The initial imaging modality of choice for the diagnosis of aortic atheromas is TEE. TEE allows an adequate visualization of the proximal ascending aorta and thoracic descending aorta. However, visualization of the distal ascending aorta and its branches is hampered by the so-called blind spot caused by the air-filled trachea which interposes the esophagus and aorta. A meta-analysis of diagnostic accuracy studies showed that the sensitivity of TEE in the diagnosis of severe atherosclerosis of aortic arch was a mere 21%. Aortic view technique has been developed to eliminate this blind spot to be used as an additional diagnostic tool prior to cardiac surgery. A balloon is positioned in the trachea, which provides an echocardiographic window to the aorta after inflation with saline. The method allows also visualization of the aortic arch and the origins of the cerebral arteries. This modified TEE had a good overall diagnostic accuracy (area under the receiver operating curve of 0.89) for aortic atherosclerosis with a positive predictive value of 67% and negative predictive value of 97%. The main advantage of TEE is its easy availability and still remains the first imaging modality of choice. The diagnostic accuracy of computed tomography compared to TEE appears to be lower for the presence of aortic atherosclerosis. MRI can also used to diagnose aortic atherosclerosis. The advantage of MRI lies in its ability to characterize the tissue including the fibrous cap, lipid core, and thrombus. Several studies compared the diagnosis of aortic atheroma with MRI to TEE and found that MRI is superior compared to TEE in the ascending aorta and aortic arch, although TEE quality was superior for the descending aorta. Despite the advantages of MRI, its use in general practice is limited because of several limitations, including current imaging times, availability, costs, and the lack of intraoperative imaging and expertise in imaging interpretation.[10]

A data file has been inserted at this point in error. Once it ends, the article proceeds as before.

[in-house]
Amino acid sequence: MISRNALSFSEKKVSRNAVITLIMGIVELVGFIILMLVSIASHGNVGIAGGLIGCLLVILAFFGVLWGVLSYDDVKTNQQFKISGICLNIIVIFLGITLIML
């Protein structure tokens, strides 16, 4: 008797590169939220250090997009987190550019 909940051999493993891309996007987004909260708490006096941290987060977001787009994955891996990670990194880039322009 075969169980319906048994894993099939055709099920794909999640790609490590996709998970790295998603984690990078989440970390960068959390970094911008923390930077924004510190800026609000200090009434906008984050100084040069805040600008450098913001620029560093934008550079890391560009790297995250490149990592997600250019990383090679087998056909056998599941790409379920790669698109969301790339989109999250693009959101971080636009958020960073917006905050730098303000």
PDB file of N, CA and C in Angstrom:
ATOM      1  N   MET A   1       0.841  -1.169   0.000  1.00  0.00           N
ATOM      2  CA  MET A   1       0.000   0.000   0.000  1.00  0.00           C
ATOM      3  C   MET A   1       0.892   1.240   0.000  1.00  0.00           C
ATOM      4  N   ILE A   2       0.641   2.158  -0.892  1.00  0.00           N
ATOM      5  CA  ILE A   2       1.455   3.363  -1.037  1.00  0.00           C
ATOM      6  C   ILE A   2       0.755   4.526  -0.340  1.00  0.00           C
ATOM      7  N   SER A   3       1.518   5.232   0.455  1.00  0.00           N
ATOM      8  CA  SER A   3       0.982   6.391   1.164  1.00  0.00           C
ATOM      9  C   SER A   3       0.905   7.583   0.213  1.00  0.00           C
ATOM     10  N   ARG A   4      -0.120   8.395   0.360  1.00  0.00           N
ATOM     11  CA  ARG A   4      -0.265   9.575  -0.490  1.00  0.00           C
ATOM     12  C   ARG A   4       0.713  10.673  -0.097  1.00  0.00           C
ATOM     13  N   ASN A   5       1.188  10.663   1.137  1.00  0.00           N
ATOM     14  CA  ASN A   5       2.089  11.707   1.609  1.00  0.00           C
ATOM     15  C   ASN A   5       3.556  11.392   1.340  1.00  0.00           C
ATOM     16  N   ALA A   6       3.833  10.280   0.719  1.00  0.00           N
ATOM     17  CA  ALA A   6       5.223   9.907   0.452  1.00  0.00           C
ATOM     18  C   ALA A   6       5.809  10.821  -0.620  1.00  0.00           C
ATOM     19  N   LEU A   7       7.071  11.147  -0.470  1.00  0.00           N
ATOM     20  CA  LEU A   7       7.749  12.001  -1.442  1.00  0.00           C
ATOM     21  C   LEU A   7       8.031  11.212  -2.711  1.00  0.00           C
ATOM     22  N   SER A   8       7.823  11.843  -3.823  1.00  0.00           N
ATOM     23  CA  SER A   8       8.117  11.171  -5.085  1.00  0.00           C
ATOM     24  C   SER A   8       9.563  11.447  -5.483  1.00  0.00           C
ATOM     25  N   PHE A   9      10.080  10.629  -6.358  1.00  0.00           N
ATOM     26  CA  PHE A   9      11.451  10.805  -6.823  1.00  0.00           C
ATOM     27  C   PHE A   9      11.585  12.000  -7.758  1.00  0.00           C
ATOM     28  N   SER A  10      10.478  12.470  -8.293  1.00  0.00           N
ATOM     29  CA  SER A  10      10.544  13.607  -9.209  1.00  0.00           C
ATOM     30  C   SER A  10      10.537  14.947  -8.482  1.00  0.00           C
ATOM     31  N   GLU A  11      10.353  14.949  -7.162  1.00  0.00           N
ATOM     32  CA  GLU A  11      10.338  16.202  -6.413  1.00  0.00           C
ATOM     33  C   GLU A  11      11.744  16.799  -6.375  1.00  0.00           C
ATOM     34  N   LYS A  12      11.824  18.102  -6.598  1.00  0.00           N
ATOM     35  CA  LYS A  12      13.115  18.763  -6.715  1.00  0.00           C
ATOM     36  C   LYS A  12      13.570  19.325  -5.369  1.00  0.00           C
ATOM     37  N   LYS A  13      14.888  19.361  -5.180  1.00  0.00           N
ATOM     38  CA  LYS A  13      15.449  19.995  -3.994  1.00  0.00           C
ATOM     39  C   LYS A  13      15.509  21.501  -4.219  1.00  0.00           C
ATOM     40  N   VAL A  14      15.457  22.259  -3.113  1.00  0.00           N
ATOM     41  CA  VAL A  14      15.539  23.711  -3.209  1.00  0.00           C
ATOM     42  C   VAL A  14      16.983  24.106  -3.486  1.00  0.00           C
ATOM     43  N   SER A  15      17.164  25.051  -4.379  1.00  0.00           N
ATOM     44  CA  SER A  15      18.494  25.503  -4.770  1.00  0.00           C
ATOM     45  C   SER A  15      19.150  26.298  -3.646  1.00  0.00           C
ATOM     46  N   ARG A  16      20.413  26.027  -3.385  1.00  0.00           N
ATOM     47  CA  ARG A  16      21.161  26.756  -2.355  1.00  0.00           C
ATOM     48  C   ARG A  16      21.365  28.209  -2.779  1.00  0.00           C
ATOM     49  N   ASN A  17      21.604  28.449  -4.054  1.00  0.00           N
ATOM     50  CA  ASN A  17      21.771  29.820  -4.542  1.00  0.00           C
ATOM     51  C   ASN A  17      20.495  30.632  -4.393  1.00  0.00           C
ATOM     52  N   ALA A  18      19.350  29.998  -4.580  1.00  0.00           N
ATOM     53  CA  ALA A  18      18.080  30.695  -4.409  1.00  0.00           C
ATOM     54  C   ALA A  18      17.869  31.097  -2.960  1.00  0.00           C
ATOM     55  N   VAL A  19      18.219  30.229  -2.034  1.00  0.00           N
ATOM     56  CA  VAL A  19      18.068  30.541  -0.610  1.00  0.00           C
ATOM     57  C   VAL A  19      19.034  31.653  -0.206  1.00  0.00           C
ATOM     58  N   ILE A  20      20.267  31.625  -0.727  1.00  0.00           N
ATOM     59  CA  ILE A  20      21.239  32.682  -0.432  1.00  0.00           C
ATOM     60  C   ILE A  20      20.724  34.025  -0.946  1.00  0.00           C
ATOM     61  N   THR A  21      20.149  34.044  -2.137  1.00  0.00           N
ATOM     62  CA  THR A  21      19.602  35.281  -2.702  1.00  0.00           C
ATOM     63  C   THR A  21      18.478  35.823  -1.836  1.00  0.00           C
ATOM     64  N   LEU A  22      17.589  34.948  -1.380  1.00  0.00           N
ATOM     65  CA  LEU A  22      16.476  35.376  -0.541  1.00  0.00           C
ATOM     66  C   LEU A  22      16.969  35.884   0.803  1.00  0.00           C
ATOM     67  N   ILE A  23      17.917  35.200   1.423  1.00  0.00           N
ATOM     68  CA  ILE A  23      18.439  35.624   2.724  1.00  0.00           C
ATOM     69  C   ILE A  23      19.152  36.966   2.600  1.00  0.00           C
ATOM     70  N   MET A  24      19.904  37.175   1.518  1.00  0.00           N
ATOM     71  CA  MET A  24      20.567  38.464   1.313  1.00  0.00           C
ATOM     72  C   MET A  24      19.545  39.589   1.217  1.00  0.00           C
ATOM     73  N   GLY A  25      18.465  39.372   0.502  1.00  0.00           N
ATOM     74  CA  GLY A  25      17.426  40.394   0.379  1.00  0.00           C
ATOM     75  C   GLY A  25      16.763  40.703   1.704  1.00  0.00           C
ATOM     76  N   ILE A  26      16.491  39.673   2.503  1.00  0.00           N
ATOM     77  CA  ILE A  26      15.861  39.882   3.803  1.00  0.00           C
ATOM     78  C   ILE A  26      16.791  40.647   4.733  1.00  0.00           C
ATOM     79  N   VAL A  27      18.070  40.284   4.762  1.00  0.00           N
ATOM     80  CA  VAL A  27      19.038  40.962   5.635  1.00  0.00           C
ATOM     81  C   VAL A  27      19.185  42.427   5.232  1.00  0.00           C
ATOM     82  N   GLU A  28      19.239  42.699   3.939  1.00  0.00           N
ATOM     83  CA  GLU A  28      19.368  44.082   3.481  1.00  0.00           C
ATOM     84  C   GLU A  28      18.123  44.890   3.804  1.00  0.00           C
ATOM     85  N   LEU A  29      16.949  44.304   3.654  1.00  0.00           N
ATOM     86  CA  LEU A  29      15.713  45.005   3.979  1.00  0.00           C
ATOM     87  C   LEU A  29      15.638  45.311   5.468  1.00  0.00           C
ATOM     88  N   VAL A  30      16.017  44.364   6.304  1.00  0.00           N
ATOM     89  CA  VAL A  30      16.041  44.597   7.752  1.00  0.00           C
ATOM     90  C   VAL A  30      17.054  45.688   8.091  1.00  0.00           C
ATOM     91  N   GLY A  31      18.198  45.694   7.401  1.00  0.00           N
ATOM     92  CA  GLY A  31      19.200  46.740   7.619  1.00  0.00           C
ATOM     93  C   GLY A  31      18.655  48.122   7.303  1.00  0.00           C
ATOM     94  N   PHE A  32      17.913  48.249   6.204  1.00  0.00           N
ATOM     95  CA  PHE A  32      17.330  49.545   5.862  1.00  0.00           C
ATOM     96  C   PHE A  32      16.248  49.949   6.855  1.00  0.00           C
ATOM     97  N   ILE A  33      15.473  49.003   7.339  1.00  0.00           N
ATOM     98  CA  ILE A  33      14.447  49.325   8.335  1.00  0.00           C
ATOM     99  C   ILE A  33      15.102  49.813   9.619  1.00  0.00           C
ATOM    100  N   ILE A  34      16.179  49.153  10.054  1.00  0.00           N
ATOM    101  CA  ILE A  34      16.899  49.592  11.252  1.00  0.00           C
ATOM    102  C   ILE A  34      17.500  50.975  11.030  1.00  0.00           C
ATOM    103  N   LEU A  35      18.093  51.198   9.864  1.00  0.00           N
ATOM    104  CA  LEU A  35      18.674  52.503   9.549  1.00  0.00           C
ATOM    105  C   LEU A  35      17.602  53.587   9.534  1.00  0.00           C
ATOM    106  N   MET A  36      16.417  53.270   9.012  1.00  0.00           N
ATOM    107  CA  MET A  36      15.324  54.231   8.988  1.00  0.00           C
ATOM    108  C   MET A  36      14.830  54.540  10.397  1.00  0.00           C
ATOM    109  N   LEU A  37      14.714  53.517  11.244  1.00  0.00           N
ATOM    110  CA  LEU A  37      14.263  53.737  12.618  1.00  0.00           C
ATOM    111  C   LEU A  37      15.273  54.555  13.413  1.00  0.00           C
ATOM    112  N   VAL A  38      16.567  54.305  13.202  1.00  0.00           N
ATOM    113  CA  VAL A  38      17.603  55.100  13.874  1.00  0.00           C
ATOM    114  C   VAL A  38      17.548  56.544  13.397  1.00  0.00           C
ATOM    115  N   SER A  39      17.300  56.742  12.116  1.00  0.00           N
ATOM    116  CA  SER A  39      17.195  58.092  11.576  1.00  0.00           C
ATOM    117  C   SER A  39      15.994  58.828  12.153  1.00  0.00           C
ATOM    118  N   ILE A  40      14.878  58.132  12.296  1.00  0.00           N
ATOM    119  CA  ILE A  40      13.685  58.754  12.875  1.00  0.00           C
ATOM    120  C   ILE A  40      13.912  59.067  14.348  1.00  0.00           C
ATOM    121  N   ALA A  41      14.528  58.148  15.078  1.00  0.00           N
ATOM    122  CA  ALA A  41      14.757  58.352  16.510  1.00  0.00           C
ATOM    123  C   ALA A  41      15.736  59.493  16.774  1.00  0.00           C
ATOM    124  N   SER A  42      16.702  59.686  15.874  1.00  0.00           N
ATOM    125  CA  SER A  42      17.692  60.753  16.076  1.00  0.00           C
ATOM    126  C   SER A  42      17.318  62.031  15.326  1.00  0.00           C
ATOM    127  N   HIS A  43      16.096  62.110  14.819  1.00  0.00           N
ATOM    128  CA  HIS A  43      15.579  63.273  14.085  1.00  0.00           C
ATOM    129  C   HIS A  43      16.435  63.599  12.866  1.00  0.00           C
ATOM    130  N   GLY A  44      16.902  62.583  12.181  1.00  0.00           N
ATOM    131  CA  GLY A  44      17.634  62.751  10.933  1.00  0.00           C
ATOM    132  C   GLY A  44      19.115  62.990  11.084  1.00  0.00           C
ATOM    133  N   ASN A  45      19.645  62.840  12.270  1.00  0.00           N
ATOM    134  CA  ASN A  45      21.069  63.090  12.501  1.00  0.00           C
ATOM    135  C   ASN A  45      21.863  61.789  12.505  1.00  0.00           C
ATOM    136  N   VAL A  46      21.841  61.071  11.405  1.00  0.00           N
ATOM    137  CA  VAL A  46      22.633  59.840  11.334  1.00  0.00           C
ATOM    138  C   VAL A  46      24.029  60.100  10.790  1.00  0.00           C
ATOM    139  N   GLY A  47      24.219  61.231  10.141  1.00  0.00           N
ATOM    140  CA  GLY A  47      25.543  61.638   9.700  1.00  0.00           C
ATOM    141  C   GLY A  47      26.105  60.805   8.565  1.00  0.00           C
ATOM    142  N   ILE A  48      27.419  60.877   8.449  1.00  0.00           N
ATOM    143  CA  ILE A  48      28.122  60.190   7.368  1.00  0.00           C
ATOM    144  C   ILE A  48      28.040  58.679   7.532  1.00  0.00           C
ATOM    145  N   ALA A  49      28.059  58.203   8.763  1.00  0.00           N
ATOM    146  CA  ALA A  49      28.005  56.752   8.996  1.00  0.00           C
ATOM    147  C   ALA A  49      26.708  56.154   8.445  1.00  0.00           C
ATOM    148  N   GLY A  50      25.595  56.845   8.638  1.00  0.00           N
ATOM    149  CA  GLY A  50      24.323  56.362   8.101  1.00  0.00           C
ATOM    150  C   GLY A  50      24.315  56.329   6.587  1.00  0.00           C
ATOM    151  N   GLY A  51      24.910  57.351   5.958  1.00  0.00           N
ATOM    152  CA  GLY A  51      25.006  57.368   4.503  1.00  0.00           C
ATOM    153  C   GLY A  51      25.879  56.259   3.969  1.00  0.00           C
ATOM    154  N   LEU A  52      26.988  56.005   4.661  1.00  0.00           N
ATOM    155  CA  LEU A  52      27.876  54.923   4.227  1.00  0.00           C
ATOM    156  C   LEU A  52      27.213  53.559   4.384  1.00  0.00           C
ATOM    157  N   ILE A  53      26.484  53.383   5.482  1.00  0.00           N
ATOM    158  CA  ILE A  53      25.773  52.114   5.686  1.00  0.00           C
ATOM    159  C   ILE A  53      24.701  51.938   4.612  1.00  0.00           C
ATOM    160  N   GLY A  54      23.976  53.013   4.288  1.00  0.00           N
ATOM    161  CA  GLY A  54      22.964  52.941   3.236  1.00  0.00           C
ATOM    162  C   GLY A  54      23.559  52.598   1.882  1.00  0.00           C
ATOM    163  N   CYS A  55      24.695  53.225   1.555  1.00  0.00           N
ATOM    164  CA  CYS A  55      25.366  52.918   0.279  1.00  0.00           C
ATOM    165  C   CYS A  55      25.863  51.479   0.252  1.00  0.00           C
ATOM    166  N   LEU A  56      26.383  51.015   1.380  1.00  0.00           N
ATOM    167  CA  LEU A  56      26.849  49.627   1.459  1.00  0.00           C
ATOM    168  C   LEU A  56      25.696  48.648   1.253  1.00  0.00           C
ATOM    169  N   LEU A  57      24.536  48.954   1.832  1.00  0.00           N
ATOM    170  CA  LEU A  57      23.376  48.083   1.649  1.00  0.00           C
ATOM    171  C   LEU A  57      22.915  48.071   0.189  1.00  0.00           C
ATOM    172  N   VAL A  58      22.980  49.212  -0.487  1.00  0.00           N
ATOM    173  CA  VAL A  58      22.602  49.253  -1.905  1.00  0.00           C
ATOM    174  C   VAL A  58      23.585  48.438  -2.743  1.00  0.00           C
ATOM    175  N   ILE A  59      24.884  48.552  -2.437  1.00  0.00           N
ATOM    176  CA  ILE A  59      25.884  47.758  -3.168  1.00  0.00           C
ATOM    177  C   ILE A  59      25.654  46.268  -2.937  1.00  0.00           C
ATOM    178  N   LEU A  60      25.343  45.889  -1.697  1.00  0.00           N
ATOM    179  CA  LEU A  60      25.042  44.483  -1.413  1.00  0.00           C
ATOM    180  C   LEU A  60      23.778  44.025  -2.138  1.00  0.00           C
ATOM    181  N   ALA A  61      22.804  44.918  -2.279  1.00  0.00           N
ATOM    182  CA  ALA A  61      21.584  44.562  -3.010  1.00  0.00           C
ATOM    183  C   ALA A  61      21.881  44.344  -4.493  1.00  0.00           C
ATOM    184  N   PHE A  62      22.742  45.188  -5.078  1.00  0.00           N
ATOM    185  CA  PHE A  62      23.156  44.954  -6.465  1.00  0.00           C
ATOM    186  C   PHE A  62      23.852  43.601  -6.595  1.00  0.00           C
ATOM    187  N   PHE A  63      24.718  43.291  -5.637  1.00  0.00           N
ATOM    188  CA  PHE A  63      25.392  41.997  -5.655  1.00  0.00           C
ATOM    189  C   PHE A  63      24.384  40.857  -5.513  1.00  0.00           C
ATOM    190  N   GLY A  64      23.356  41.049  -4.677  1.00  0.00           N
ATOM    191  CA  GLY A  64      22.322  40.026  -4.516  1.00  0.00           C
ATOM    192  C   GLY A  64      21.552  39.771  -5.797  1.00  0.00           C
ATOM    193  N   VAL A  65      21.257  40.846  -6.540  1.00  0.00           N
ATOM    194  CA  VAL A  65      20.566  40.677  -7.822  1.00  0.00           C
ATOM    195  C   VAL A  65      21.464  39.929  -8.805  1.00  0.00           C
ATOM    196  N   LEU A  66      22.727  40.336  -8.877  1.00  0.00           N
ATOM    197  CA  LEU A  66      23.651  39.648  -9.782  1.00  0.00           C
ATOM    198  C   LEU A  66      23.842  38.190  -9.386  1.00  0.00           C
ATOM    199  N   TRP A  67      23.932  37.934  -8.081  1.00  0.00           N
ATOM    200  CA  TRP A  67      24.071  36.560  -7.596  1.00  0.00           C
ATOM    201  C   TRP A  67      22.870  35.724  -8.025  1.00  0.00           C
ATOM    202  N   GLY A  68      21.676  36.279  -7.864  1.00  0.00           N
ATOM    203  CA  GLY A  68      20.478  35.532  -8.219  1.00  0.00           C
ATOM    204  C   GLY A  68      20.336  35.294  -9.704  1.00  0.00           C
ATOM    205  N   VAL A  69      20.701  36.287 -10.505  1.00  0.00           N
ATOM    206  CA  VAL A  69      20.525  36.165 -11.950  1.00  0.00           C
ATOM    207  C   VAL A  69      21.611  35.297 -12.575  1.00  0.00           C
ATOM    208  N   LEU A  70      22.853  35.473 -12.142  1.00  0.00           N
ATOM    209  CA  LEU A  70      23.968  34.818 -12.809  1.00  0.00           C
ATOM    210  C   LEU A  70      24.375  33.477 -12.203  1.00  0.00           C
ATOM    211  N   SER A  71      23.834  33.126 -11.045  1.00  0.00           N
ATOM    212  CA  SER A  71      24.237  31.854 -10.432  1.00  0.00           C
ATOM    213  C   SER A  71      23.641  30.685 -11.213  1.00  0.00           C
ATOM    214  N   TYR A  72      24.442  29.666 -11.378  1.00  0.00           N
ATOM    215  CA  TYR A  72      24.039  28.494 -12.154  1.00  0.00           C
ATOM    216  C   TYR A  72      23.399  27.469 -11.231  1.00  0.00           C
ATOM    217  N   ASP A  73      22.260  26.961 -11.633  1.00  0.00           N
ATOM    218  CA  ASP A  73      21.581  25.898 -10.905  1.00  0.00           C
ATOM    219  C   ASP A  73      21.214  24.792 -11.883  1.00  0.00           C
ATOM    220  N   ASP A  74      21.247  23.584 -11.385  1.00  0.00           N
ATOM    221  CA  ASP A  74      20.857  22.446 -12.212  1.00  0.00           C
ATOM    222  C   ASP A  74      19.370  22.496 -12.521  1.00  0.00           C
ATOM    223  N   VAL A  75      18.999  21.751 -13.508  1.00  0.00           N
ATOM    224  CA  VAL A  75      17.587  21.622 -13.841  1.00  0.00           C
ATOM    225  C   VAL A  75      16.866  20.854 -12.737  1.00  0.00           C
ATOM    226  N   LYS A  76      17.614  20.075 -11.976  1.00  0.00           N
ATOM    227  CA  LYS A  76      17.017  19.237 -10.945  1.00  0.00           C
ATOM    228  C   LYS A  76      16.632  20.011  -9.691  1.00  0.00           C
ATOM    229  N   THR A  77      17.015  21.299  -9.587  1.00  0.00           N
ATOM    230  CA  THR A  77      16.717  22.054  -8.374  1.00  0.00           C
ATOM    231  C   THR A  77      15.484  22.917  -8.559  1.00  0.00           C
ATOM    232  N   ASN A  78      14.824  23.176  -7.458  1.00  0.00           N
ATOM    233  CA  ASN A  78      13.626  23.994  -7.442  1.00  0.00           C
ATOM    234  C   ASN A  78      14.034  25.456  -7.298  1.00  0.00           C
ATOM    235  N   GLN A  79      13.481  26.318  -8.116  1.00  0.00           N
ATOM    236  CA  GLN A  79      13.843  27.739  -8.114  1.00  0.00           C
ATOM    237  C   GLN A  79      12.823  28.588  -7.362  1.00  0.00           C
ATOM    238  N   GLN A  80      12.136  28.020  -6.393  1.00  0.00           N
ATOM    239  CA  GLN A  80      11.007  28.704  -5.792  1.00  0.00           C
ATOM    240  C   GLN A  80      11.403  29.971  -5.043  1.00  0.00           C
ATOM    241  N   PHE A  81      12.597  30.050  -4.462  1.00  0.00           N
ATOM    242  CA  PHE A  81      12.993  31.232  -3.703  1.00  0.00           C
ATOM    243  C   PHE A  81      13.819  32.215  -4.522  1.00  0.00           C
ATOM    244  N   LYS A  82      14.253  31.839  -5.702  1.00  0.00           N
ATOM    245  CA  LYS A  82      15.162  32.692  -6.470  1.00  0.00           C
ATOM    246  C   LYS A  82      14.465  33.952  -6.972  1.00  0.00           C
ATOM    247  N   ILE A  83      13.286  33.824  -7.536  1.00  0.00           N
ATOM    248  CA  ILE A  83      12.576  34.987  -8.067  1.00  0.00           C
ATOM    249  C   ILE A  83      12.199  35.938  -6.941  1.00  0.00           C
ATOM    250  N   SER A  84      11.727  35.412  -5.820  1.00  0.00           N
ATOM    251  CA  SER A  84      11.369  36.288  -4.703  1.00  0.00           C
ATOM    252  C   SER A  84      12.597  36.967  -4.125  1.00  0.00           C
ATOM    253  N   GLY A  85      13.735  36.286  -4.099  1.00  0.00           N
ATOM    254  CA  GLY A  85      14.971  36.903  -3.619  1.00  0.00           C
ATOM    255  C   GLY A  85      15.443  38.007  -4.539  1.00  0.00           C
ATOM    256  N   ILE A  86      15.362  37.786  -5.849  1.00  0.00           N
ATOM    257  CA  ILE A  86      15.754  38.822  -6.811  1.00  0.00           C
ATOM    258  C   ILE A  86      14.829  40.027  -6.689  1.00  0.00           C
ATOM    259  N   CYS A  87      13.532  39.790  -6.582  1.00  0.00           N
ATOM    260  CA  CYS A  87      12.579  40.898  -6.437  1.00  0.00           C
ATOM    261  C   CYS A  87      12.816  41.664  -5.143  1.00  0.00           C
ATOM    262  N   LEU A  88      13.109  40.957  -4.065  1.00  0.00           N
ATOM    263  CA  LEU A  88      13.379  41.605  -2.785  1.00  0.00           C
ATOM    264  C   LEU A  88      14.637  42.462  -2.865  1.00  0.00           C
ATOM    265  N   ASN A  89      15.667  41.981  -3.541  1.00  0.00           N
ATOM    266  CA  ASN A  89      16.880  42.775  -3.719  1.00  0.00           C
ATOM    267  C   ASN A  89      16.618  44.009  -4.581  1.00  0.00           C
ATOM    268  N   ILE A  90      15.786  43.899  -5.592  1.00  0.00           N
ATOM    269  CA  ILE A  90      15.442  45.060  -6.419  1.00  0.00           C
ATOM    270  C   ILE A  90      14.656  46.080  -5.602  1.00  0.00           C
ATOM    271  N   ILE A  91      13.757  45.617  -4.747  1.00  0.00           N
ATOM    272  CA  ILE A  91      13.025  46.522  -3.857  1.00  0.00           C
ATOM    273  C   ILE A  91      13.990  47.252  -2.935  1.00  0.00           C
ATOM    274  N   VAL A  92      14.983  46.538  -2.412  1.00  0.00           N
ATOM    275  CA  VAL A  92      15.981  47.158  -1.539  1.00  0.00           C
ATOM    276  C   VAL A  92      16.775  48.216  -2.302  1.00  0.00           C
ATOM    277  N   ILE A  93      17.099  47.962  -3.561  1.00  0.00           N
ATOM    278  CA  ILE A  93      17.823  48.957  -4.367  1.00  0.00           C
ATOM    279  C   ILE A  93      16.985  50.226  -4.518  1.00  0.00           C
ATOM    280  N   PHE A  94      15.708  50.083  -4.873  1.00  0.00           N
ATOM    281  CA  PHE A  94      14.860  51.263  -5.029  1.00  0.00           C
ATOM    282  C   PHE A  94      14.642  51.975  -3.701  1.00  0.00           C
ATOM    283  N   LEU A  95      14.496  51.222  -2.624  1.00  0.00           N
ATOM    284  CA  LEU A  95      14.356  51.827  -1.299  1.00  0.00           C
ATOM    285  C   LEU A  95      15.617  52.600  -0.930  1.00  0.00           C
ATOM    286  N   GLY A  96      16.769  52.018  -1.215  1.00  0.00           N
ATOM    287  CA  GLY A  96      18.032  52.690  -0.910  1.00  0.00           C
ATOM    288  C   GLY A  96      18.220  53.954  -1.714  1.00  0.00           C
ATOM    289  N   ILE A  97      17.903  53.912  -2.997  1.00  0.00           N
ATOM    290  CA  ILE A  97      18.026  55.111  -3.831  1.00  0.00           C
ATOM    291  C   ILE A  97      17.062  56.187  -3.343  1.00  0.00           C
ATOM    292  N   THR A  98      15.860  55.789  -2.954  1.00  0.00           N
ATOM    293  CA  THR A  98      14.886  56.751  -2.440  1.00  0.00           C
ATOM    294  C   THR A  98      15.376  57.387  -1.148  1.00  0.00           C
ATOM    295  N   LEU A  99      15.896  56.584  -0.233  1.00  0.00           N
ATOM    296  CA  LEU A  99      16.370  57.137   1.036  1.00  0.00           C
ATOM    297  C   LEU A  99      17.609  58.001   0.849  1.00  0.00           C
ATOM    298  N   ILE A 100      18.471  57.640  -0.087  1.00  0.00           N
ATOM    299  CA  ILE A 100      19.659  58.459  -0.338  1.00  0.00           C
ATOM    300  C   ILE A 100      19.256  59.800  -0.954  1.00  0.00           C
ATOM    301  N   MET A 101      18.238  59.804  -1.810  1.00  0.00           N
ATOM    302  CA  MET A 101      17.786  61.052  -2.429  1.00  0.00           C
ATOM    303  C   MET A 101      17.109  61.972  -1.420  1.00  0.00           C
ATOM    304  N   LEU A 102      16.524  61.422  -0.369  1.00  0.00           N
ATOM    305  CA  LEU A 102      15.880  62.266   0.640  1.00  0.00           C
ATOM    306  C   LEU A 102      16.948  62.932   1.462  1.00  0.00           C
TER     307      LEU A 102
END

Aortic atheromas are found in various regions of the aorta, while in the ascending aorta and arch, it is uncommon. In our small study population, we found aortic atheromas more commonly in the aortic arch. The presence of large plaques in the ascending aorta, arch, or in the proximal descending aorta is a definite risk factor of stroke, and studies have shown that it can result in a 2.5- to 4-fold increased risk of stroke.[11] The mechanism of atheroma formation is similar to atherosclerosis; however, thormbus formation due to hypercoagulable states has also been proposed as a mechanism in some of the patients.[12] We did not evaluate our patients for any hypercoagulable states as most of our patients with aortic atheromas had atleast one of the traditional atherosclerosis risk factors such as diabetes, hypertensions, dyslipidemia, and smoking habit. However, thromboembolism is still possible from aortic atheromas secondary to plaque erosion or rupture. The overall prevalence and characteristics of aortic atheromas and demographic profile of our study population are in agreement with various previous studies.[13],[14]

The diagnosis of aortic atherosclerosis if at all made is generally after embolic stroke or rarely after peripheral embolism.[15] In routine clinical practice, TEE is underutilized to evaluate for aortic atheromas in patients presenting with stroke. The causes for this are manifold in the Indian scenario. First, the atherosclerotic aortic pathology is less often considered by the primary physicians as a cause for acute ischemic stroke. Second, TEE being a semi-invasive investigation is less often utilized in stroke patients with poor general condition. Third, TEE may not change the management pathway acutely and hence is less driven in the diagnostic pathway, thereby likely to be missed altogether in follow-up. It is also relatively technically challenging. Our observational study shows that almost one-third of the patients with cryptogenic stroke/TIA had aortic atheromas, but should all the patients with ischemic stroke should undergo TEE for evaluation of aortic arch atherosclerosis is an alluring inquest. This has been answered in few studies. Harloff et al. in their prospective study enrolled 301 patients with acute cerebral ischemia and found that the routine use of TEE to exclude aortic plaques in patients with normal carotid ultrasound is not beneficial. They concluded that TEE should however, be performed in patients with carotid atherosclerosis, particularly in those with internal carotid artery stenosis ≥50%.[16]